The rubbish picked included metal cans, glass bottles, bottle tops, paper, plastics, tissues, take-away boxes, among others, which were sorted out before being thrown into public bins.
Teacher Ethel Jean-Louis said that the school has taken part in the campaign so that the children get to know what is happening in the environment in terms of “the good, the bad and the ugly”.
She stated that although they had no option but to put the sorted rubbish into the public bins, the sorting activity carried out was just a continuation of the normal practice done at school.
“It was to get them to continue to nurture the habit,” she said.
A second group of six- to seven-year-olds were at Anse Major cleaning the trail up to the stream.
ISS gets new boardwalk for better access to mangrove forest
Students from the International School Seychelles (ISS) are now in a better position to view and enjoy the Mont Fleuri wetland as an attraction, and also for teaching and learning, now that the school has built an access boardwalk along its border to the wetland.
The boardwalk is part of the school’s eco-club project for mangrove regeneration in the wetland. It was funded by the Seychelles Conservation and Climate Adaptation Trust (SeyCCAT), through the Blue economy grant.
Work on the boardwalk took place during the lockdown at low tide.
It was environmentalist Terrence Vel from the University of Seychelles (UniSey) who had the honour to open the boardwalk in the presence of ISS principal Elodie Vallantine, the school’s environmental leader, Sue Ansell, teachers and students.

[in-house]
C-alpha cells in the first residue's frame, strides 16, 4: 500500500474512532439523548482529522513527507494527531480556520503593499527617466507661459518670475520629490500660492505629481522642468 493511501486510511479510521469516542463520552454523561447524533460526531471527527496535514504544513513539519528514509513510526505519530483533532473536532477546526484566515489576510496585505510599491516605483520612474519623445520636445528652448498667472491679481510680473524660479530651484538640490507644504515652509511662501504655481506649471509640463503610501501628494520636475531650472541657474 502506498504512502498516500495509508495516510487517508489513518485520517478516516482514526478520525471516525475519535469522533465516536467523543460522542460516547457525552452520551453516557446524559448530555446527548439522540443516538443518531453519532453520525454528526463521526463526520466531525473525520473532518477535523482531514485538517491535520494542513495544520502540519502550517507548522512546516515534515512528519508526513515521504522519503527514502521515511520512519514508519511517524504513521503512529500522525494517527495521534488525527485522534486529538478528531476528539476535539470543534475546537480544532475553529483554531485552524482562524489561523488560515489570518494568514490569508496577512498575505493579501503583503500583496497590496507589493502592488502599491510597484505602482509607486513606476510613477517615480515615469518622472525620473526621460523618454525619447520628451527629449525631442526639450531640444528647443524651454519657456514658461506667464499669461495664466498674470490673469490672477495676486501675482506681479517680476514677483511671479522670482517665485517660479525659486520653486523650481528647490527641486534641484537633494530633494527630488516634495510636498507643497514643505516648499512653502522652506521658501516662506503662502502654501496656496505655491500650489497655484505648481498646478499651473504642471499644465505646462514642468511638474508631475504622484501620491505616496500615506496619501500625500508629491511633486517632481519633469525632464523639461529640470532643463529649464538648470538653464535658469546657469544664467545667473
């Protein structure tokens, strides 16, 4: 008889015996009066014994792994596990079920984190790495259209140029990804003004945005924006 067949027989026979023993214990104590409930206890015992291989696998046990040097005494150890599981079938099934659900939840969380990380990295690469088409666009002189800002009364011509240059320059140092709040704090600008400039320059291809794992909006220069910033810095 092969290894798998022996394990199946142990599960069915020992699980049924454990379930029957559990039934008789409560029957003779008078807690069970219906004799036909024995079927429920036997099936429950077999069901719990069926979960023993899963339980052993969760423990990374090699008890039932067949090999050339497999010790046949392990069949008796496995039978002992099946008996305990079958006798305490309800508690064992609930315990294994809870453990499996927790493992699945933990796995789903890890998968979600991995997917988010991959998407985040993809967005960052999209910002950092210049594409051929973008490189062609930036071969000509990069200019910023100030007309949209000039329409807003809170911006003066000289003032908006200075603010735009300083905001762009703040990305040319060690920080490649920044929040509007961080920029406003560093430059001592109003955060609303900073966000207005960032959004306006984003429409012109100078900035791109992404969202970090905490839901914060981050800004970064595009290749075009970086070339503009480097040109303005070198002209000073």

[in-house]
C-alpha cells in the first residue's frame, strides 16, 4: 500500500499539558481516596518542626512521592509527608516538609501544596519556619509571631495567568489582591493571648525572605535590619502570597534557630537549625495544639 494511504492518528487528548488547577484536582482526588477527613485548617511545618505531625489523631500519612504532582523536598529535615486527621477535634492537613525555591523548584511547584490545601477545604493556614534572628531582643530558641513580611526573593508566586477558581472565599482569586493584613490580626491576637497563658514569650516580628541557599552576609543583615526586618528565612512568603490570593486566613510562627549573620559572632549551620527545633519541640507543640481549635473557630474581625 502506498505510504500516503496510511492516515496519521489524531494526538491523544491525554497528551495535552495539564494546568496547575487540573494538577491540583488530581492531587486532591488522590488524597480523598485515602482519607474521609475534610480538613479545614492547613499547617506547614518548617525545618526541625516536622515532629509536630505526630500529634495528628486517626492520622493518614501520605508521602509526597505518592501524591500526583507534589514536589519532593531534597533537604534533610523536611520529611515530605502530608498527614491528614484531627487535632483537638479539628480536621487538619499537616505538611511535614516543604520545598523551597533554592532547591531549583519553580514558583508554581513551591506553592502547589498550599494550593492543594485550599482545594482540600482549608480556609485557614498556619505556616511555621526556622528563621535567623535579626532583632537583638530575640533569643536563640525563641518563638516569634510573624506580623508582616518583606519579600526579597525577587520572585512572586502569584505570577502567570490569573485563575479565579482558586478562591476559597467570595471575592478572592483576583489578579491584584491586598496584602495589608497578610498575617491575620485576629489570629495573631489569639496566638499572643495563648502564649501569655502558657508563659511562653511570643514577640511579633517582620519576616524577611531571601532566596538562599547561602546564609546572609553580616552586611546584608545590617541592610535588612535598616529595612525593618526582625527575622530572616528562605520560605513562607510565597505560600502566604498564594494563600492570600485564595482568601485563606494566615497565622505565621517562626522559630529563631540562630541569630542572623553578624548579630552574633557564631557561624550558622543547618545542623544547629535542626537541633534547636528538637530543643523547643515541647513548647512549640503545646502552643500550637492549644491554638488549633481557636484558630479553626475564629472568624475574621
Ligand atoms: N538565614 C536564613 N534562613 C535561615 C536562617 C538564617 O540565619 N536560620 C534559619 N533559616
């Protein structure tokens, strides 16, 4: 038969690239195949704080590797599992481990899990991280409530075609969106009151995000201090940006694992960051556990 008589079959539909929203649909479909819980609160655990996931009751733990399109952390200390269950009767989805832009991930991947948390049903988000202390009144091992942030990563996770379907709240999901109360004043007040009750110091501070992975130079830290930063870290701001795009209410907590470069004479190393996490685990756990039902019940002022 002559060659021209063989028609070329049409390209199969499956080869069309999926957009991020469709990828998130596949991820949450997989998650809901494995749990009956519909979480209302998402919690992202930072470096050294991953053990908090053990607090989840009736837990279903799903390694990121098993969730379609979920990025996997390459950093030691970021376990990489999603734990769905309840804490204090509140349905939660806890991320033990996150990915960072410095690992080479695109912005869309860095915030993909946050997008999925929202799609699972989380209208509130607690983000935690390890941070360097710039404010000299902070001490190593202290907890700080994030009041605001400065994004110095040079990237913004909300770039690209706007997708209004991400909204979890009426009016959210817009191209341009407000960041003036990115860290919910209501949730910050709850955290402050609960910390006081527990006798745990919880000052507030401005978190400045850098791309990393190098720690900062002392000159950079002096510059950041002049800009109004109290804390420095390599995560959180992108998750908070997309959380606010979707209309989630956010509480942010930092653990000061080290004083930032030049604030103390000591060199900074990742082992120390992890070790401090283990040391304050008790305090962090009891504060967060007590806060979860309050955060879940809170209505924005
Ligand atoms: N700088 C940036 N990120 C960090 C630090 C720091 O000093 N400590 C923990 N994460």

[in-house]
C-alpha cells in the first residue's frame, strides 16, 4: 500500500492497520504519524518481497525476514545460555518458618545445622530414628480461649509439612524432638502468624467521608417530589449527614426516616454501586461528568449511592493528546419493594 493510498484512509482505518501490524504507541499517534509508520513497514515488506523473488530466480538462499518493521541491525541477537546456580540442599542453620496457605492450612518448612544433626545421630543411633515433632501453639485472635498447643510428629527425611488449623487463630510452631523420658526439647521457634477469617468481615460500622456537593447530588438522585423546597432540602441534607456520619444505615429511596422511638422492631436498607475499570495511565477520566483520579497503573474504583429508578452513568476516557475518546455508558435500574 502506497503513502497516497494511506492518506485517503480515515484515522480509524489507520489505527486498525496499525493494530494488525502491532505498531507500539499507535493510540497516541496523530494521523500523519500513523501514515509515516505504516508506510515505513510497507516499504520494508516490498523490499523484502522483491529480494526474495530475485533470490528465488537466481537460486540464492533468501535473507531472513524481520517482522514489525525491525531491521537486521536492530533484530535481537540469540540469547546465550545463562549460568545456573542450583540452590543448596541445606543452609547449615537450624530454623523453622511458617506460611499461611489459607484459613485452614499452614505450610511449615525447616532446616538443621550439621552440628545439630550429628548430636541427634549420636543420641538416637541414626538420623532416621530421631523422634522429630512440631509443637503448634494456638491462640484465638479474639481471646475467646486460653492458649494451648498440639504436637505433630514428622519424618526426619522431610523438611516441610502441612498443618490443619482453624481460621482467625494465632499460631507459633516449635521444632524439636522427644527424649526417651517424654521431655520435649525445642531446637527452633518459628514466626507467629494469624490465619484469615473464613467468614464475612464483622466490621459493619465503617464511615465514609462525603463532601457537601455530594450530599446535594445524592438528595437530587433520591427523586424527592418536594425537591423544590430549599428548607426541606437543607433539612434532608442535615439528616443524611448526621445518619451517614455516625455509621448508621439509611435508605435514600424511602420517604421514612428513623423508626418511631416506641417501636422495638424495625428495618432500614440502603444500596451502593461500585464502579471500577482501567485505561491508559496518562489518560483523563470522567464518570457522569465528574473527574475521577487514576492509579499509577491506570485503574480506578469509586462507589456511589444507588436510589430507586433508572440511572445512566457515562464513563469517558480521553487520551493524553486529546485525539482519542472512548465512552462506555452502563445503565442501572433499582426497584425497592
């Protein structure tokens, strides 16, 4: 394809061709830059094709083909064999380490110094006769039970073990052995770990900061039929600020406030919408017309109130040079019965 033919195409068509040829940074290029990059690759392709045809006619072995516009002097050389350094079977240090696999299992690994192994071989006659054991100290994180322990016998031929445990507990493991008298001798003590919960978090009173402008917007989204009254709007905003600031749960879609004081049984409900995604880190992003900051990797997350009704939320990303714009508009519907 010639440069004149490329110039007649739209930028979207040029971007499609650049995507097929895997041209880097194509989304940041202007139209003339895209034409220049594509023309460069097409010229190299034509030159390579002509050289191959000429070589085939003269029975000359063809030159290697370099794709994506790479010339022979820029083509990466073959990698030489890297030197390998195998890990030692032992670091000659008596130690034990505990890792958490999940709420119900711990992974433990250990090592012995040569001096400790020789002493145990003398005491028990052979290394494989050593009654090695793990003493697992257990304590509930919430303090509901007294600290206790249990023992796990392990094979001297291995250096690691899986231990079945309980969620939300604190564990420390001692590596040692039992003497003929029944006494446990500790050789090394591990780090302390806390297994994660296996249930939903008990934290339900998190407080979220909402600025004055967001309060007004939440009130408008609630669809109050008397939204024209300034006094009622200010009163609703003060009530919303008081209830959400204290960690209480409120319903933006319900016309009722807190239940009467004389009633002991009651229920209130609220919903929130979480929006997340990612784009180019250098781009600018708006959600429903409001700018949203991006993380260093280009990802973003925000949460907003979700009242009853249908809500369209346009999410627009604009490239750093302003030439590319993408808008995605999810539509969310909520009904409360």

The mangrove regeneration project by the school started in March 2020 under the guidance of Mr Vel. The boardwalk has given the school great access to the wetland and now the students can continue with their regeneration project by collecting seeds to grow in the nursery, before being transferred into the marsh, and to also, safeguard and keep it free from rubbish for the protection of wildlife species in the area.
Mr Vel said that he was very impressed with the mangrove regeneration done by the school’s eco-club.
He added that the school had adapted well with the system to propagate mangroves from one area to another area by taking plants from the nursery to be planted as compared to the past when actual trees in the wetlands were uprooted to be planted in another area.
He further said that the regeneration is important for the atmosphere and also acts as a nursery for the land and marine species.
Since the regeneration project started, the students have planted many ‘Mangliye Rouz’ in the wetland area bordering the school and all is growing fine.
On November 15, 2021, they planted around 50 of those plants in the area.
Staff from the Ephelia hotel are also helping the school with its regeneration project and last year they planted mangroves on the opposite bank facing the highway which are also growing in size.
Apart from continuing with the regeneration of the mangrove, the next project by the eco-club is to work on a wetland mural that will help identify the wildlife in the area.
Conservationist Katy Beaver passes away
In October, the country lost conservationist Katy Beaver, who was known to be a protector of Seychelles' green environment.
Born in the United Kingdom but later decided some 40 years ago to make Seychelles her home, Katy Beaver passed away following an illness.
She was a founder of the Plant Conservation Action Group and as a conservationist was involved in many types of research and studies. She was also a writer and illustrator.
In 2017, she was honoured by the Seychelles' Natural History Museum when a fern was named after her. ‘Fouzer Kati’ (Katy's fern in English) was in honour of her extensive contribution toward the study of plants in Seychelles, popularising scientific research and developing educational material for children and young researchers.
Compiled by Roland Duval